The Global Post published a write-up of the June 27th Hill hearing featuring Dr. Peter Hotez: “Calling Attention to tropical diseases on Capitol Hill”
Peter J. Hotez, president of the Sabin Vaccine Institute and dean of the new National School of Tropical Medicine at Baylor College of Medicine, addressed concerns from lawmakers about the relationship between immigration and NTDs. Hotez acknowledged that immigration may be contributing to the incidence of NTDs in the US, but that poverty played a big role.
Dr. Peter Hotez co-authored a report on the prevalence of NTDs in Texas and the American South in PLOS Neglected Tropical Diseases.
Drs. Gregory Simon, Neeraj Mistry, and Peter Hotez's article on NTD impact on child health appeared in the BMJ journal
Dr. Peter Hotez testified on Neglected Tropical Diseases before the House Sub Committee on Africa, Global Health, Global Human Rights, and international organizations on June 27th.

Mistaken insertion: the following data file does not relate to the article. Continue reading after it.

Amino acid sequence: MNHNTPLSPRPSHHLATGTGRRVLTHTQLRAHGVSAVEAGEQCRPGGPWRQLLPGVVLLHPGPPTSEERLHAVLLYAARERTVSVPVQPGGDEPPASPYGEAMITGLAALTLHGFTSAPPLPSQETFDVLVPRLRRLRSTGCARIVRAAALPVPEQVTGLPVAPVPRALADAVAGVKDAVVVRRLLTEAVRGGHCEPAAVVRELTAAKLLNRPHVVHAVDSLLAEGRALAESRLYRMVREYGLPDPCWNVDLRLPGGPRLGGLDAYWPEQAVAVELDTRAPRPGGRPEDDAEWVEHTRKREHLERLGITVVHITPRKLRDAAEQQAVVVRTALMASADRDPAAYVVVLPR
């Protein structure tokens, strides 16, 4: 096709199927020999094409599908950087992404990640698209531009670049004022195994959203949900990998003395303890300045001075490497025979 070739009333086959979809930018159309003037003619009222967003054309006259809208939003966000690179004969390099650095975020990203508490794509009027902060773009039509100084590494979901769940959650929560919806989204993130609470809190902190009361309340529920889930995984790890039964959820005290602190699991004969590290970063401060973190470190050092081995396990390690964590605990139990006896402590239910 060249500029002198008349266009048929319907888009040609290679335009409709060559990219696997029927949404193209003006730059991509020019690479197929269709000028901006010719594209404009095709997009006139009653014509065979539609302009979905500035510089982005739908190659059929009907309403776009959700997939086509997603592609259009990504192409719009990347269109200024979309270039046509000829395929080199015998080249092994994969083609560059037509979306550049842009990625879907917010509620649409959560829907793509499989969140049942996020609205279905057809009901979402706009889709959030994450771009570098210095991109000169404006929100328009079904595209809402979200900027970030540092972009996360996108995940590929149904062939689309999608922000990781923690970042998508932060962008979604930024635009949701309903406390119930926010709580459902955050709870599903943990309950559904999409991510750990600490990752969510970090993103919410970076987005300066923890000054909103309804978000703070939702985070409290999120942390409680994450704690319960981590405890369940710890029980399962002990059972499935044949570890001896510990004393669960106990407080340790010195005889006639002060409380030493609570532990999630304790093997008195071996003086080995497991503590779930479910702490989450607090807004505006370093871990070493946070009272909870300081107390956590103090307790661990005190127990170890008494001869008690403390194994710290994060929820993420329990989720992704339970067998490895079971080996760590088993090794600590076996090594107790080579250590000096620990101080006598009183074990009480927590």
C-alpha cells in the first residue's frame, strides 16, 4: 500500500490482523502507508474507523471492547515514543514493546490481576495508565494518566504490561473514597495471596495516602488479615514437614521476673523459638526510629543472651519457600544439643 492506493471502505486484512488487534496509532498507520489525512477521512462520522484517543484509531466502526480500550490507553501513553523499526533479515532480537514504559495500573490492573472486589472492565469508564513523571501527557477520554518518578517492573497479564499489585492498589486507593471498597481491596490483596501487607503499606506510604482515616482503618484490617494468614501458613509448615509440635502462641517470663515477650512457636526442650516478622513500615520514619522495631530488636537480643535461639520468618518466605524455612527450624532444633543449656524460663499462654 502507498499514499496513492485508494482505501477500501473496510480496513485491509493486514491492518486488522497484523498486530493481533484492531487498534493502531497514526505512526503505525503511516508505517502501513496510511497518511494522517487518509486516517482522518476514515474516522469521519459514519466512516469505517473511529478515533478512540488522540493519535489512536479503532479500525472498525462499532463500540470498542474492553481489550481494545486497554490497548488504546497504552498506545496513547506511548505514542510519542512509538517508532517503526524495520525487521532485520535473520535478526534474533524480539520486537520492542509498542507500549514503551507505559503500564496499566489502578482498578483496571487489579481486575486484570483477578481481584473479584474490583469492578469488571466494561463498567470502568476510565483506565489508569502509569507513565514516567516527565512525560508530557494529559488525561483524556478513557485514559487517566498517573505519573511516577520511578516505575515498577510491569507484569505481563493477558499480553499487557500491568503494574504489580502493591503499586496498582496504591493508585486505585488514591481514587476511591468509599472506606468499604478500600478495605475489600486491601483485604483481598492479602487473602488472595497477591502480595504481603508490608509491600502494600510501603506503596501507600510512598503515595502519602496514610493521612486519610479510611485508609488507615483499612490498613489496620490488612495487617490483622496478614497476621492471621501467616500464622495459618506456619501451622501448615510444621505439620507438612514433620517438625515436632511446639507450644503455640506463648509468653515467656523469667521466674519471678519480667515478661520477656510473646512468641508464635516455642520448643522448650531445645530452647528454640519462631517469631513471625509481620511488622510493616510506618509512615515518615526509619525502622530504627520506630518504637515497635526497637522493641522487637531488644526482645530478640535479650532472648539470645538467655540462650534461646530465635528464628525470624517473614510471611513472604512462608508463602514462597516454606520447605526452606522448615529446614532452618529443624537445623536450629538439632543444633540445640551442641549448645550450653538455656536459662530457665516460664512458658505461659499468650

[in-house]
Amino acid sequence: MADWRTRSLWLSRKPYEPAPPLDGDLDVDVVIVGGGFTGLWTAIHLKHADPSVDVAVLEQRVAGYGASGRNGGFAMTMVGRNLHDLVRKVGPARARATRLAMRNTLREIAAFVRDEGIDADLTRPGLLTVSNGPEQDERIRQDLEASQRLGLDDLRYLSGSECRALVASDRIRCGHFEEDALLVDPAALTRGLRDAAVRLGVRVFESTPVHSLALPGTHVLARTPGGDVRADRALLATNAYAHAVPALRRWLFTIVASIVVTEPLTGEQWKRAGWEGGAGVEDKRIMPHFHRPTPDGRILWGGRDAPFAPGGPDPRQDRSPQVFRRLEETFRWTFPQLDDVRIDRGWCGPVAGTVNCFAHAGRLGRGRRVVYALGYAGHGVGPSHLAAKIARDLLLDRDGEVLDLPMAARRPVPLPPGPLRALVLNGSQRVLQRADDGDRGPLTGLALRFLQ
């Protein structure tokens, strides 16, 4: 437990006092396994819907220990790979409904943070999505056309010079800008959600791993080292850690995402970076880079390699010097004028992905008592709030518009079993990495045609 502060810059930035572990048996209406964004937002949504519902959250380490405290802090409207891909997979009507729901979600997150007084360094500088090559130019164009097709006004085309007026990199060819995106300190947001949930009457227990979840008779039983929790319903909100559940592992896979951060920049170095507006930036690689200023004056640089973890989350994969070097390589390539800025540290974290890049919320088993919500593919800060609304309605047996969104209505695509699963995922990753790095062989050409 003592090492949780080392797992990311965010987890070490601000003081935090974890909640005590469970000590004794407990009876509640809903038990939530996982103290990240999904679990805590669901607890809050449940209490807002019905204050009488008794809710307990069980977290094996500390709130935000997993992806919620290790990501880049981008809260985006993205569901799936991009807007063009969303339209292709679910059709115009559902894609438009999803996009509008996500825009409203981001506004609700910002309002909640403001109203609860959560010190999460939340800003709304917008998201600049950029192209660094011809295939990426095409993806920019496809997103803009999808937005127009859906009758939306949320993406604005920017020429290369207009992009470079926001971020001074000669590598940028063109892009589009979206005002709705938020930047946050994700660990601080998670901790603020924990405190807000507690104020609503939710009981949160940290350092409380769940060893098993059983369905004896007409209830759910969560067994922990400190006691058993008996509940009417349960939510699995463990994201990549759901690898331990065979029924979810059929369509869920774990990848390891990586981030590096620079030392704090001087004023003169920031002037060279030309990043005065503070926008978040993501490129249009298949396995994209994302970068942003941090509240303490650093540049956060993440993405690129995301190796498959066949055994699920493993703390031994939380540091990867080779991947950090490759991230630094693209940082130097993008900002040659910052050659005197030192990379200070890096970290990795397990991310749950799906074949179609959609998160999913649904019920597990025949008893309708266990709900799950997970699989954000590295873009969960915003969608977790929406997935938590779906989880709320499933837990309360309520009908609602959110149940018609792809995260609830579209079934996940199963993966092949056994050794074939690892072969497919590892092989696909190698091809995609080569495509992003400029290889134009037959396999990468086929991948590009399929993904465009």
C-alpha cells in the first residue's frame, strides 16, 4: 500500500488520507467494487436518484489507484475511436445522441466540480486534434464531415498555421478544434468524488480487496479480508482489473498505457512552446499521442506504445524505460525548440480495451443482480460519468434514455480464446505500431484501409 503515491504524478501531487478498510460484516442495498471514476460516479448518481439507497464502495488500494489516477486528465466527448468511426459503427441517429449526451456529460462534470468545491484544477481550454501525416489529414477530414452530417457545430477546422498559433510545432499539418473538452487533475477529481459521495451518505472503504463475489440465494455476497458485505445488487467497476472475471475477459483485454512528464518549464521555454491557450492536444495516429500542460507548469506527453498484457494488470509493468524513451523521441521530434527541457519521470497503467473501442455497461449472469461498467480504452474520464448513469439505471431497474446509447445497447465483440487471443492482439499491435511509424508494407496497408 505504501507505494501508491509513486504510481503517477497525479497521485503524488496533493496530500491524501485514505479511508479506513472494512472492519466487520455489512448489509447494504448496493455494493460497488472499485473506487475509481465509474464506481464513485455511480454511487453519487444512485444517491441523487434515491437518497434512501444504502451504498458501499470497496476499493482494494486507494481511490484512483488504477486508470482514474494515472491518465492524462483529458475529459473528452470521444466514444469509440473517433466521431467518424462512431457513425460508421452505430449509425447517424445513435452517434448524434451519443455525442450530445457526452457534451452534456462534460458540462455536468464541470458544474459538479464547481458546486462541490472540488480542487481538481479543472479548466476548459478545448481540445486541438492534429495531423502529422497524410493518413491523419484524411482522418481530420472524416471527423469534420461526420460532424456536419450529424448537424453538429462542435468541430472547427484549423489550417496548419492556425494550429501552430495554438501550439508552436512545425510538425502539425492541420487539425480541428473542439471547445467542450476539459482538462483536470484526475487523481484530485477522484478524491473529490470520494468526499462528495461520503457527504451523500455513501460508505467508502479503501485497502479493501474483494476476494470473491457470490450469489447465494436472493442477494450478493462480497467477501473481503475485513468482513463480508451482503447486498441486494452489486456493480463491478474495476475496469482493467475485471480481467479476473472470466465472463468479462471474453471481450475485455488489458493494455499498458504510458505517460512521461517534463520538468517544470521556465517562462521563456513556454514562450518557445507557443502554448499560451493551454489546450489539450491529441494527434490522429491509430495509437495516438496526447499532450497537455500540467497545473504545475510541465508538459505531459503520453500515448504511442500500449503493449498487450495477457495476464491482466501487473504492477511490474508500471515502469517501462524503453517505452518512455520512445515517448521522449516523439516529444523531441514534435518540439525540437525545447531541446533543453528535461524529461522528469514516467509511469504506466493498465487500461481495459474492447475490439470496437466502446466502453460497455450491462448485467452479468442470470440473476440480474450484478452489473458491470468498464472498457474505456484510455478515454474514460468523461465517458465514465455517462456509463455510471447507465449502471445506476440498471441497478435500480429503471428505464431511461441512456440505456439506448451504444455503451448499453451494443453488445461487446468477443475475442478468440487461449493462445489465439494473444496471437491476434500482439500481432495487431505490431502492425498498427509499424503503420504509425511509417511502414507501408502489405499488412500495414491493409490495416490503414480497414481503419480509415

Highlight from the testimony:
Dr. Peter Hotez contributed to sections on neglected tropical diseases.
In 2005, the concept of bundling together multiple chronic parasitic and related infections into the category of neglected tropical diseases (NTDs) was proposed because they could be targeted simultaneously with a package of low cost and donated drugs.
Peter Hotez discusses a new European neglected diseases center in Greece in NEO Magazine.
Peter Hotez comments on leishmaniasis infections in Syria in Foreign Policy Magazine.
According to Peter Hotez, a professor of molecular virology and microbiology at Baylor College of Medicine and founding dean of its National School of Tropical Medicine, lack of preventive medicine -- like nets and spraying for sand flies -- is the main driver of leishmaniasis infections in Syria. As a result, Hotez and his team are working to develop a vaccine that prevents the ulcers from forming -- though it is still in early, pre-clinical stages.